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Most multinationals spend a phenomenal amount of money on tax planning as the expenditure is perversely dwarfed by the tax savings (they probably expense the Tax Specialist too!). Routine tax avoidance structures such as the “Dutch Sandwich” and the “Double Irish” which effectively take advantage of differences in the tax rates of different jurisdictions in a form of legislative arbitrage are coming under heavy scrutiny from regular tax-payers and cash-strapped governments.

The following documentary by VPRO called The Tax Free Tour (2013) illuminates common tax avoidance practices exercised by large corporations in their effort to minimize costs and increase profit margins. It is entirely possible that you will pay more tax on your earnings this year than Starbucks does.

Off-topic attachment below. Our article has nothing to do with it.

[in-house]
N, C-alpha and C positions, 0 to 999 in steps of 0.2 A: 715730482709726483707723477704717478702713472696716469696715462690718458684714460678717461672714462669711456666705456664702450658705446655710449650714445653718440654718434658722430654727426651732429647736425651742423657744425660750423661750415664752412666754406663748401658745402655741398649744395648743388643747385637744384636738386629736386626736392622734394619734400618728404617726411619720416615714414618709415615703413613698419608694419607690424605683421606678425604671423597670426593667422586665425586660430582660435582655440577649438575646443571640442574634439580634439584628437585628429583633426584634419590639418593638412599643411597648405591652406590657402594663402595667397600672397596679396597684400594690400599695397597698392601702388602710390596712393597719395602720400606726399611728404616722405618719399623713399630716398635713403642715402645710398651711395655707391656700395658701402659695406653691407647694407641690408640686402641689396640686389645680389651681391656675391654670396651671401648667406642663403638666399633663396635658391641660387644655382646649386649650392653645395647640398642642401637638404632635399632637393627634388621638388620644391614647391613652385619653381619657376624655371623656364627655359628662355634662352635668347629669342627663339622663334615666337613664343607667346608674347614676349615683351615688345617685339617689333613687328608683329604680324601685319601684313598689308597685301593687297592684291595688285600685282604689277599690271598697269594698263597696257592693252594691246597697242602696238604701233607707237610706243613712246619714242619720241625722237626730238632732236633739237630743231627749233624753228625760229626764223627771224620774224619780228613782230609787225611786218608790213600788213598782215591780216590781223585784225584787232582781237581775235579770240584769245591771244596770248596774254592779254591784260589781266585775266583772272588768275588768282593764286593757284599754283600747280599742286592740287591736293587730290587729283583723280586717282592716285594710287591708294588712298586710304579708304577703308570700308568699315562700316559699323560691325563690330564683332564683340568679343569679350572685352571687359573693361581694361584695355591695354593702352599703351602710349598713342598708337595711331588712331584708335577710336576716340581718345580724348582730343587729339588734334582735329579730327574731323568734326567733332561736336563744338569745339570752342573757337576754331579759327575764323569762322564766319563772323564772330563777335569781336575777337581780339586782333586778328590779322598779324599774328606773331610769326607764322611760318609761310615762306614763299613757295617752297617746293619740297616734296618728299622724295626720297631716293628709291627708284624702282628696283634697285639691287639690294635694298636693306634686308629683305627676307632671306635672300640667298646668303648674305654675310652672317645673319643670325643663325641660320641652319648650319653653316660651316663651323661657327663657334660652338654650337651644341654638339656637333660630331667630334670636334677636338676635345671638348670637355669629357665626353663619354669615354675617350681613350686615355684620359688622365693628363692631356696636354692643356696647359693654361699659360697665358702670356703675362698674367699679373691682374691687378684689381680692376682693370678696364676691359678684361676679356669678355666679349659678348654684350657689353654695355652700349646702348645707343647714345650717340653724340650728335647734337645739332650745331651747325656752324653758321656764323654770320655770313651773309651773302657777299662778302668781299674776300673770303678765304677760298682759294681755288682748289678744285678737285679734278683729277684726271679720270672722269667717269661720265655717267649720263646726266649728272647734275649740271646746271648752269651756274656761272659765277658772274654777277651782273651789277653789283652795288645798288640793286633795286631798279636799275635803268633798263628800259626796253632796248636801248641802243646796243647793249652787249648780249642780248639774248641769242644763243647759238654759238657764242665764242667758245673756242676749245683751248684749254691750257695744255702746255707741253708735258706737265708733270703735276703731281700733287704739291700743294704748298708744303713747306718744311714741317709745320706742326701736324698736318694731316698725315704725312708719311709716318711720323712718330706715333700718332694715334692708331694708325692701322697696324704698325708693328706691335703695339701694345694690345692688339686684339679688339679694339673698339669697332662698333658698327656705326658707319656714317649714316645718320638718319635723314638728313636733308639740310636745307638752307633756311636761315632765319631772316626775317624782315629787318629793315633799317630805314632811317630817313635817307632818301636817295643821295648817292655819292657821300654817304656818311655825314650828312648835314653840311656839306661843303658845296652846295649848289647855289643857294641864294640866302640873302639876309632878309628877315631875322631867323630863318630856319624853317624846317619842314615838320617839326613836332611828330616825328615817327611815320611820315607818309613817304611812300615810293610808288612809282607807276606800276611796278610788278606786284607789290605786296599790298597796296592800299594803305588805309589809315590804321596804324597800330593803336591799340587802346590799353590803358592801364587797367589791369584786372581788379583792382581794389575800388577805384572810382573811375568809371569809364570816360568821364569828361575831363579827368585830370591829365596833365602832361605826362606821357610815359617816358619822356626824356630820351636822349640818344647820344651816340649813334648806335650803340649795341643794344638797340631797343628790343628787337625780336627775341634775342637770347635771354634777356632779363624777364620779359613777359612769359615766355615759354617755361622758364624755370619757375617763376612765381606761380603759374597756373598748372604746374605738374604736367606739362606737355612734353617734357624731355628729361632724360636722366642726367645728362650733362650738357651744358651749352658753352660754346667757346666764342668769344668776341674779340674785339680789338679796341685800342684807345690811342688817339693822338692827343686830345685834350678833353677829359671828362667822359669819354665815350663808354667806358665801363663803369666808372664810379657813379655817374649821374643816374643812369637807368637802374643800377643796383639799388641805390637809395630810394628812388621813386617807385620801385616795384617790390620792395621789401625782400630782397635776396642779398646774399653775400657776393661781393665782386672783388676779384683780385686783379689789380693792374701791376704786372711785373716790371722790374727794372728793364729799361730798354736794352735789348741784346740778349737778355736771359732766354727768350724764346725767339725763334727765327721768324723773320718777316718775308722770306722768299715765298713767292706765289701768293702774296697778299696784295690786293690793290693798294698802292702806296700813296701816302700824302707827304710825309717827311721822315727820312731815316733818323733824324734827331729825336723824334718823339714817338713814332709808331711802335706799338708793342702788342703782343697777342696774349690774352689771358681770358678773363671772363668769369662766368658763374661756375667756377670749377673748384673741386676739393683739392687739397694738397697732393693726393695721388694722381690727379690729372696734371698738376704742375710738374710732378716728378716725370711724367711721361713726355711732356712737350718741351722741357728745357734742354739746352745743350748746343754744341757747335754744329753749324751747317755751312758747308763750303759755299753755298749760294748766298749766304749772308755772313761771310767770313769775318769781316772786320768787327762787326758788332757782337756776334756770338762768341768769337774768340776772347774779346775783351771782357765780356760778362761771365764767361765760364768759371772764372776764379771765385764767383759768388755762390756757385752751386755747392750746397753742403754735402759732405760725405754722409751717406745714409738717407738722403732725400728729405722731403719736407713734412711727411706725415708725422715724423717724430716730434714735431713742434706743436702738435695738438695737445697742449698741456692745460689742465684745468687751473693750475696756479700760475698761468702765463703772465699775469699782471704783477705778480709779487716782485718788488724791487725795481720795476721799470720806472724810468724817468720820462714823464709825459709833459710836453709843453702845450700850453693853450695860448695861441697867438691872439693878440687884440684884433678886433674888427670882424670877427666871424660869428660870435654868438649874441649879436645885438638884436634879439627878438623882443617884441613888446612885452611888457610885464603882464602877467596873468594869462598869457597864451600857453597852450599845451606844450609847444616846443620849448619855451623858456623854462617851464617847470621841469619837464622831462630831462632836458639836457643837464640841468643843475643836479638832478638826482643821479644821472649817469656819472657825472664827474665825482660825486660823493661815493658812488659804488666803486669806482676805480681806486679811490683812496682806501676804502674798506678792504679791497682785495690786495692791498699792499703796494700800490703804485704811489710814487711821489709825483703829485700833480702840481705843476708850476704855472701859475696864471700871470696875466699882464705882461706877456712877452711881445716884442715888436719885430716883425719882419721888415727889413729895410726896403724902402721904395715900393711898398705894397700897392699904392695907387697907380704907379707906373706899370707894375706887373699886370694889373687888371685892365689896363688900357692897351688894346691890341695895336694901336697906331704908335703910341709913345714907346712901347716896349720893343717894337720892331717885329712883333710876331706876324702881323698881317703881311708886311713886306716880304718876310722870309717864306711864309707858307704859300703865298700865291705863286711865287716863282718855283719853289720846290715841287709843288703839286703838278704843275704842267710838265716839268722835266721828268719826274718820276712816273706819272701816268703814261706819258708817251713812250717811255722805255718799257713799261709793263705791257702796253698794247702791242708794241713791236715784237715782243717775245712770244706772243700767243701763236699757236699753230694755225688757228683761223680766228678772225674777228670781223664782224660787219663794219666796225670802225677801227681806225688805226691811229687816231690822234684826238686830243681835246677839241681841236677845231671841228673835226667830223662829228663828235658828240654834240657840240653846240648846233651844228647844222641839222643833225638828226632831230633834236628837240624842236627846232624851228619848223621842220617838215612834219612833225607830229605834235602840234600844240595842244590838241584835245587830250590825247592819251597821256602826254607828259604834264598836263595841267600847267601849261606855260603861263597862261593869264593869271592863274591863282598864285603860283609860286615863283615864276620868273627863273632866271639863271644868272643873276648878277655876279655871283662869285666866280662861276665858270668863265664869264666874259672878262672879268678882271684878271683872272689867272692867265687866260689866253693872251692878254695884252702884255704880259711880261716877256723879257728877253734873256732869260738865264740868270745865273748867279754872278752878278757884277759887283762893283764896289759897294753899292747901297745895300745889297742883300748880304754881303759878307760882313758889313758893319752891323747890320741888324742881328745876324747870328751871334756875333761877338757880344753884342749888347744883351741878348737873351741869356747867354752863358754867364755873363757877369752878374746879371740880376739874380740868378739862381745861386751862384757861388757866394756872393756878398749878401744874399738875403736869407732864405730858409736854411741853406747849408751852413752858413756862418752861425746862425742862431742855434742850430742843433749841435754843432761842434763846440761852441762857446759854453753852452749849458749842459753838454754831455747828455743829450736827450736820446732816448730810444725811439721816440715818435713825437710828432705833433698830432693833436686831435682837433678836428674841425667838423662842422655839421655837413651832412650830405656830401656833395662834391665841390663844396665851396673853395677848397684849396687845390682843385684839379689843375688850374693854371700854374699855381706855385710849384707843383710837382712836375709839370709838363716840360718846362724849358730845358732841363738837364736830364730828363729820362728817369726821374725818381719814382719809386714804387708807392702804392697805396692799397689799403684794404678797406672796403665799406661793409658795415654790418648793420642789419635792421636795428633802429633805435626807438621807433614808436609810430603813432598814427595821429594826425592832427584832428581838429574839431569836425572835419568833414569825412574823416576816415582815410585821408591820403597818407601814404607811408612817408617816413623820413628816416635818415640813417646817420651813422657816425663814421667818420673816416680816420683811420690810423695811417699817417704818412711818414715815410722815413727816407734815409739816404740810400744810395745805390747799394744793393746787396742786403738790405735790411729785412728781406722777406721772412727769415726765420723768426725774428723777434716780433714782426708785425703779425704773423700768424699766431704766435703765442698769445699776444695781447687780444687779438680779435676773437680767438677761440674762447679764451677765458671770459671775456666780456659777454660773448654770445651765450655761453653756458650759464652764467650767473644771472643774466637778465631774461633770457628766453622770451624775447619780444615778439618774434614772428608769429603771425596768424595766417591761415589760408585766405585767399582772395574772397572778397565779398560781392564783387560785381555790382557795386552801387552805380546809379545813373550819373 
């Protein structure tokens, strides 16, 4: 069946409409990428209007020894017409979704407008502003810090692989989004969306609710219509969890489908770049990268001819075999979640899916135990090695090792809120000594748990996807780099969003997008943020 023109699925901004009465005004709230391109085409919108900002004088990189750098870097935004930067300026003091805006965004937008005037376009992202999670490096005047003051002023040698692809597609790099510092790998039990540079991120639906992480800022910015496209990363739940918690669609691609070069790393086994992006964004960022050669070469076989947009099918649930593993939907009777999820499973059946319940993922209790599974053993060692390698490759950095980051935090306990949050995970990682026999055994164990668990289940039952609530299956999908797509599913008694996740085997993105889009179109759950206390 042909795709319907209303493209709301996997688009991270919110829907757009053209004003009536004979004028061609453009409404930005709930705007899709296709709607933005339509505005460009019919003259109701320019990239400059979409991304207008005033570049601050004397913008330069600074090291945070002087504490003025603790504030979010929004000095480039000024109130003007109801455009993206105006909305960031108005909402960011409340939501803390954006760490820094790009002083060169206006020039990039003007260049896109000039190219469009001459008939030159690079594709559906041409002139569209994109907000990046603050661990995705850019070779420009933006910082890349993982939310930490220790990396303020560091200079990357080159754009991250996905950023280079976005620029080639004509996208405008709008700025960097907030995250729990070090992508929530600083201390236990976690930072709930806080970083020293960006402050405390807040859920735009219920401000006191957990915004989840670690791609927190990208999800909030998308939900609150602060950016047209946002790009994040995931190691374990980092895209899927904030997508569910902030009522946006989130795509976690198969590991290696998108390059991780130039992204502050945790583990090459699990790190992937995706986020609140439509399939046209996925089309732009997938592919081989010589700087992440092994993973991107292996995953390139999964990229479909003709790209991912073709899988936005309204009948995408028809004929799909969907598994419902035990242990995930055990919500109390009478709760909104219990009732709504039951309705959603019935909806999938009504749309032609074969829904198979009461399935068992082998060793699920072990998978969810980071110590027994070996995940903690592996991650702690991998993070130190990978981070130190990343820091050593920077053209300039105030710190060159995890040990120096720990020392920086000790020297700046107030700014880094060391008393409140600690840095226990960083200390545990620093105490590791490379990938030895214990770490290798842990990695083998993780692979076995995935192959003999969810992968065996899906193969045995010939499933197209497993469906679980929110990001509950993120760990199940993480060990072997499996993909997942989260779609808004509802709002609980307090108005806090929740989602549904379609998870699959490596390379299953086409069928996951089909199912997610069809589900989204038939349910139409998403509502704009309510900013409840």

In closing, by way of an answer to the question of “Who Has The Lowest Tax Rate In The World?”, we are able to answer with conviction that the lowest tax rate is payable by all of those (corporation or individual) who seek to arrange their affairs in such a manner as to be compliant with the laws of the governing tax jurisdiction in which they are legally owing to pay tax….

 

 

[sources]

– Apple 8-k Investor Report, http://investor.apple.com/secfiling.cfm?filingID=1193125-13-298914&CIK=320193
– EU investigates tax rulings on Apple, Starbucks, Fiat, Thomson Reuters, June 11th 2014
– Corporate and Indirect Tax Rate Survey 2014 | KPMG
– Tax Breaks for Apple and Starbucks Investigated by E.U, NY Times, June 11th 2014
– PWC World Tax Summary, 2014